Three of the Members were employed to transact the legal business of the city: Thomas Raymond served as recorder of Exeter from 1383 to 1418, during which period he was twice returned to Parliament (in 1388 and 1404); John Lake held the subordinate office of town clerk for much of the same period, but was not elected to Parliament until after his resignation; and William Morehay was the city’s attorney in the courts at Westminster at the time of his return in 1402. As well as the civic officials the officers of the Staple were also elected locally, their appointments being formally ratified in Chancery. As many as 14 Members are known to have served as constables of the Staple and 12 as mayors, promotion to both kinds of office usually coming after service in at least one Parliament. One of the constables of the Staple was returned to Parliament in 1388, 1391, 1394, 1410, 1414 and 1421, perhaps indicating a wish on the citizens’ part for their mercantile interests to be well represented. From all this evidence it becomes apparent that in all but five Parliaments (those of 1395, 1399, 1406, 1407 and 1417) the city was represented by at least one active member of its council, or else by someone currently serving in the administration of the city or its Staple.
Over half of the citizens returned to Parliament for Exeter were merchants. But although in ten of the 31 Parliaments both Members were engaged in trade, it is clear that the merchant oligarchy did not always choose to be represented by men of its own type. Certainly eight and possibly nine of the representatives of the period were lawyers, and in fact at least one member of this profession was returned to 17 Parliaments. Unlike the situation in such mercantile strongholds as Bristol or Bishop’s Lynn, in Exeter the merchants did not completely dominate the representation of the city. They did recognize, however, that their interests might be served well by men currently holding offices in the Crown’s appointment concerned with the collection of customs and subsidies in the Exe estuary. Six MPs were engaged as collectors and three as controllers of customs in the area; and Peter Hadley was returned to Parliament in 1377, 1378, 1384 and 1388, and John Pollow in 1413, 1415, 1416 and 1419 when so employed. Richard Bosom, the occupant of the posts of deputy to the chief butler and joint deputy havener in Devon, was elected to the Parliament of 1386. It may be that the reason behind this was yet again to reduce expenditure; such royal officers would in any case have had to travel to Westminster for the audit of their accounts at the Exchequer. The lawyers among the parliamentary citizens were appointed to different kinds of royal office: Thomas Raymond and John Lake both served as clerks of the peace in Devon; Raymond was made escheator in the shire; William Frye was one of the apprentices-at-law retained by the duchy of Lancaster, and both he and Raymond, lawyers of considerable ability, were appointed as justices of oyer and terminer, of the peace and of assize. Frye occupied a place on the Devonshire bench for as long as 14 years. In all of these cases, however, service of this nature never coincided with election to Parliament. Some of the Members were well connected with the important landed families of Devon: John Lake, Adam Scut and Thomas Raymond were all associates of Sir John Hill† j.KB; Richard Bosom and Thomas Raymond were both engaged as feoffees by William, Lord Botreaux; Adam Creedy’s sister was married first to Sir John Raleigh and then to Sir John Paulet†; and among the clients of Thomas Raymond and William Frye were the abbots of Tavistock, Buckland, Forde and Dunkeswell, John Holand, duke of Exeter, and Queen Joan, Henry IV’s consort.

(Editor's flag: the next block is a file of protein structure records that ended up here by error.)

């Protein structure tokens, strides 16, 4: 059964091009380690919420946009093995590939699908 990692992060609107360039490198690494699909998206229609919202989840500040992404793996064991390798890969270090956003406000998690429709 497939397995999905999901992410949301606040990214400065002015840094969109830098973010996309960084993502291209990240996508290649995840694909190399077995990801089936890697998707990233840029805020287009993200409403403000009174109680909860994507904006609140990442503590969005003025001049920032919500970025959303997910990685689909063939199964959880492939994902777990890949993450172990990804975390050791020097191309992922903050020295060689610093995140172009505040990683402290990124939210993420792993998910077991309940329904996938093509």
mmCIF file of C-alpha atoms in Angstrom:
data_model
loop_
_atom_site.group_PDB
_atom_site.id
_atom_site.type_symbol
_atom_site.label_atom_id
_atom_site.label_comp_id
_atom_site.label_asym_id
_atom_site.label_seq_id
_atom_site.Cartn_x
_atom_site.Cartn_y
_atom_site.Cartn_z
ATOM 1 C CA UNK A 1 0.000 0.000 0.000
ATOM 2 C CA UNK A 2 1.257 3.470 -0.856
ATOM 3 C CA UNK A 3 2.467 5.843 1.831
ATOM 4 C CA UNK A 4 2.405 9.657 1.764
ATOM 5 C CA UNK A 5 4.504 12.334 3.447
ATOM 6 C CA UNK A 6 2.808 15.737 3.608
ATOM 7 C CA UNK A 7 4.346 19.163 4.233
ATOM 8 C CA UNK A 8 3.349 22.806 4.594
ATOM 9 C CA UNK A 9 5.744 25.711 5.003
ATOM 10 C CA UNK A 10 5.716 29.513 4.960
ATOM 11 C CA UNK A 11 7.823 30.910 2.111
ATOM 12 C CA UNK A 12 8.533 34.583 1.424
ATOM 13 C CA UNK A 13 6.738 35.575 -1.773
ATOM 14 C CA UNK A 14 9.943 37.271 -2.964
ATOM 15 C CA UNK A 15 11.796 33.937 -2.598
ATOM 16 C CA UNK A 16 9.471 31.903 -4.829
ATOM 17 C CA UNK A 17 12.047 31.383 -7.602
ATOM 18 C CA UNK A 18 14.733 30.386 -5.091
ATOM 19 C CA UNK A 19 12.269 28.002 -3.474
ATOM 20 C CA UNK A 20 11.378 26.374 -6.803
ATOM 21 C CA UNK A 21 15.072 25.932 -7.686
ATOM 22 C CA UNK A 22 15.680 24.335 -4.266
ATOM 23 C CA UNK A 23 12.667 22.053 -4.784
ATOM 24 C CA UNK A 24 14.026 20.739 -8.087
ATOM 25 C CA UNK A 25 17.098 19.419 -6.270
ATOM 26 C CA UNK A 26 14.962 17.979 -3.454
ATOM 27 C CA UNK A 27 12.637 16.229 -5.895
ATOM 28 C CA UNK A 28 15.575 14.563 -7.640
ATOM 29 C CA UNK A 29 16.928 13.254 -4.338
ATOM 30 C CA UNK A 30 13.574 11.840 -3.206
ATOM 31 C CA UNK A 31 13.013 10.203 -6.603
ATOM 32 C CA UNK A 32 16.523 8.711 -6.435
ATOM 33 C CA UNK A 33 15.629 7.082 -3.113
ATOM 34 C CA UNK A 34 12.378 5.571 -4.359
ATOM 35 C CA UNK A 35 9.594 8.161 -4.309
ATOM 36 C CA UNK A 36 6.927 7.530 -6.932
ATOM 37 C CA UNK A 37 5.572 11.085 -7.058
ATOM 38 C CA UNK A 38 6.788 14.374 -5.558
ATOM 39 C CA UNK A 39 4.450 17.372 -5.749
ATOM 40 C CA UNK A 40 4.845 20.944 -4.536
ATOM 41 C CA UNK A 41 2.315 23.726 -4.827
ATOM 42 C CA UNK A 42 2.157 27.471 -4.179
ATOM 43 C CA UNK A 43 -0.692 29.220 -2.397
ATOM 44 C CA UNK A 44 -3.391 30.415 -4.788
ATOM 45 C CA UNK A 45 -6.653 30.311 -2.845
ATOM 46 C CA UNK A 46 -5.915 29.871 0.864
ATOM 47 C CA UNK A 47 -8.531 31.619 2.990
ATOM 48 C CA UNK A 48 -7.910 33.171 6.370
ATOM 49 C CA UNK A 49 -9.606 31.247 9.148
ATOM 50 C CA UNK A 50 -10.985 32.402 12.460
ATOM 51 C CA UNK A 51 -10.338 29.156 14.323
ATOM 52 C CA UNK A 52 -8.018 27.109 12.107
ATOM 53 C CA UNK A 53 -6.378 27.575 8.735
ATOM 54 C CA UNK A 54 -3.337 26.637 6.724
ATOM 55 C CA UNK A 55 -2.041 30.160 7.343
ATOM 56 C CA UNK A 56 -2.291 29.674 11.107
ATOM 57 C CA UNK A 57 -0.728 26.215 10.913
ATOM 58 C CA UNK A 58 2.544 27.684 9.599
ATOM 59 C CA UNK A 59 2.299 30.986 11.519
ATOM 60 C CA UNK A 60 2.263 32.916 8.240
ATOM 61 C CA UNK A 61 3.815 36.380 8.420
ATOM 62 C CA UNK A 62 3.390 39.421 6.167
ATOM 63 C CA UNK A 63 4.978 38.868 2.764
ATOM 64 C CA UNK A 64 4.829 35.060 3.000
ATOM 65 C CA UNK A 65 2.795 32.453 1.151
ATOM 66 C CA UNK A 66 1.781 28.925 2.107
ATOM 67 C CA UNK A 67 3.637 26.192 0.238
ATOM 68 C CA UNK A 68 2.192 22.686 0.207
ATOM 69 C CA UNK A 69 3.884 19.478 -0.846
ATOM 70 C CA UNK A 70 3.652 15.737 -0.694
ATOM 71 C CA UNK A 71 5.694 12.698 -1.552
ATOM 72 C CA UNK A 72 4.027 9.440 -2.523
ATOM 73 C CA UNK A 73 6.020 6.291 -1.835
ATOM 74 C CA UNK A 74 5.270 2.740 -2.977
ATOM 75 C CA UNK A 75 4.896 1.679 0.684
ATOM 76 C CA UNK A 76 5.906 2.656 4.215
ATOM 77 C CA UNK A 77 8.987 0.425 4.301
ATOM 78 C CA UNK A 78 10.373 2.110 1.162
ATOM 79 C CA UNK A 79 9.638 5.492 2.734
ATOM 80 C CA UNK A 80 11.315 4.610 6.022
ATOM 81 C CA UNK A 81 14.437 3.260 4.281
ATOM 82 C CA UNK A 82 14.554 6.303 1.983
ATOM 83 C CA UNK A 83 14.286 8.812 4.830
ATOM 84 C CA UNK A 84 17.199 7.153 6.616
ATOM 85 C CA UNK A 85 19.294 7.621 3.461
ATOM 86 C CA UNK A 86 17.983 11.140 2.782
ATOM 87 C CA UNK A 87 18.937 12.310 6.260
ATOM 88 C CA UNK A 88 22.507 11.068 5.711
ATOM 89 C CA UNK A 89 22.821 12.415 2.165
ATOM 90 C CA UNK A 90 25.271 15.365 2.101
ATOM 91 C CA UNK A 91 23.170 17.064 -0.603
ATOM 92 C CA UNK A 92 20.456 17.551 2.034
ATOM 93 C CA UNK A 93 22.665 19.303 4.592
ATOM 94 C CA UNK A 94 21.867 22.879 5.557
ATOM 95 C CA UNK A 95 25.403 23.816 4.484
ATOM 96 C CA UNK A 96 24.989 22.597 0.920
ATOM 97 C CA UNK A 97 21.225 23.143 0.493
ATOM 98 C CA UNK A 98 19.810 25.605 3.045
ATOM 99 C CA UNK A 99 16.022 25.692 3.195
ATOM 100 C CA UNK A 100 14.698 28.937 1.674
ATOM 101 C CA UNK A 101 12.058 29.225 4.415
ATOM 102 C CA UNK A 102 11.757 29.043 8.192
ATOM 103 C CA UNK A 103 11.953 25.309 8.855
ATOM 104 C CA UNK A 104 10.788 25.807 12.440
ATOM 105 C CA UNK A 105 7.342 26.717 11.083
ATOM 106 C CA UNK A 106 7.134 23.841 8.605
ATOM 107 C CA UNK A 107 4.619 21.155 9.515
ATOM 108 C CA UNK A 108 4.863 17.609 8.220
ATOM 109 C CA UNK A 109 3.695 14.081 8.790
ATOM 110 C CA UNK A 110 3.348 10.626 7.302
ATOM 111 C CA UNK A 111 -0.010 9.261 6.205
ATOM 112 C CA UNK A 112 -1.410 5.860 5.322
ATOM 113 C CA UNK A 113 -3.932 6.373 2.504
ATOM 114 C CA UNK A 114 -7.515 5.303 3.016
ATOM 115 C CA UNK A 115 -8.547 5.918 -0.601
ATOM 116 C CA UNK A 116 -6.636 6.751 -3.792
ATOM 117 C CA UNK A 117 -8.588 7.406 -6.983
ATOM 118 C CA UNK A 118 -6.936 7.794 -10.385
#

Author: L. S. Woodger
- 1. Exeter City RO, receivers’ accts. 12-13 Ric. II.
- 2. Ibid. 21-22 Ric. II.
- 3. Ibid.
- 4. Ibid. 2-3 Hen. IV. Richard Bosom was evidently elected to the Parliament summoned to Coventry in Dec. 1403, and received 26s. expenses even though the Parliament never met: ibid. 5-6 Hen. IV.
- 5. Trans. Devon Assoc. lxviii. 106.
- 6. Exeter receivers’ accts. 14 Hen. IV-1 Hen. V.
- 7. Ibid. 1-2 Hen. V; CCR, 1413-19, p. 185.
- 8. Receivers’ accts. 2-3 Hen. V; W. Prynne, Brevia Parliamentaria Rediviva, iv. 979.
- 9. Receivers’ accts. 3-4 Hen. V.
- 10. Ibid. 4-5 Hen. V.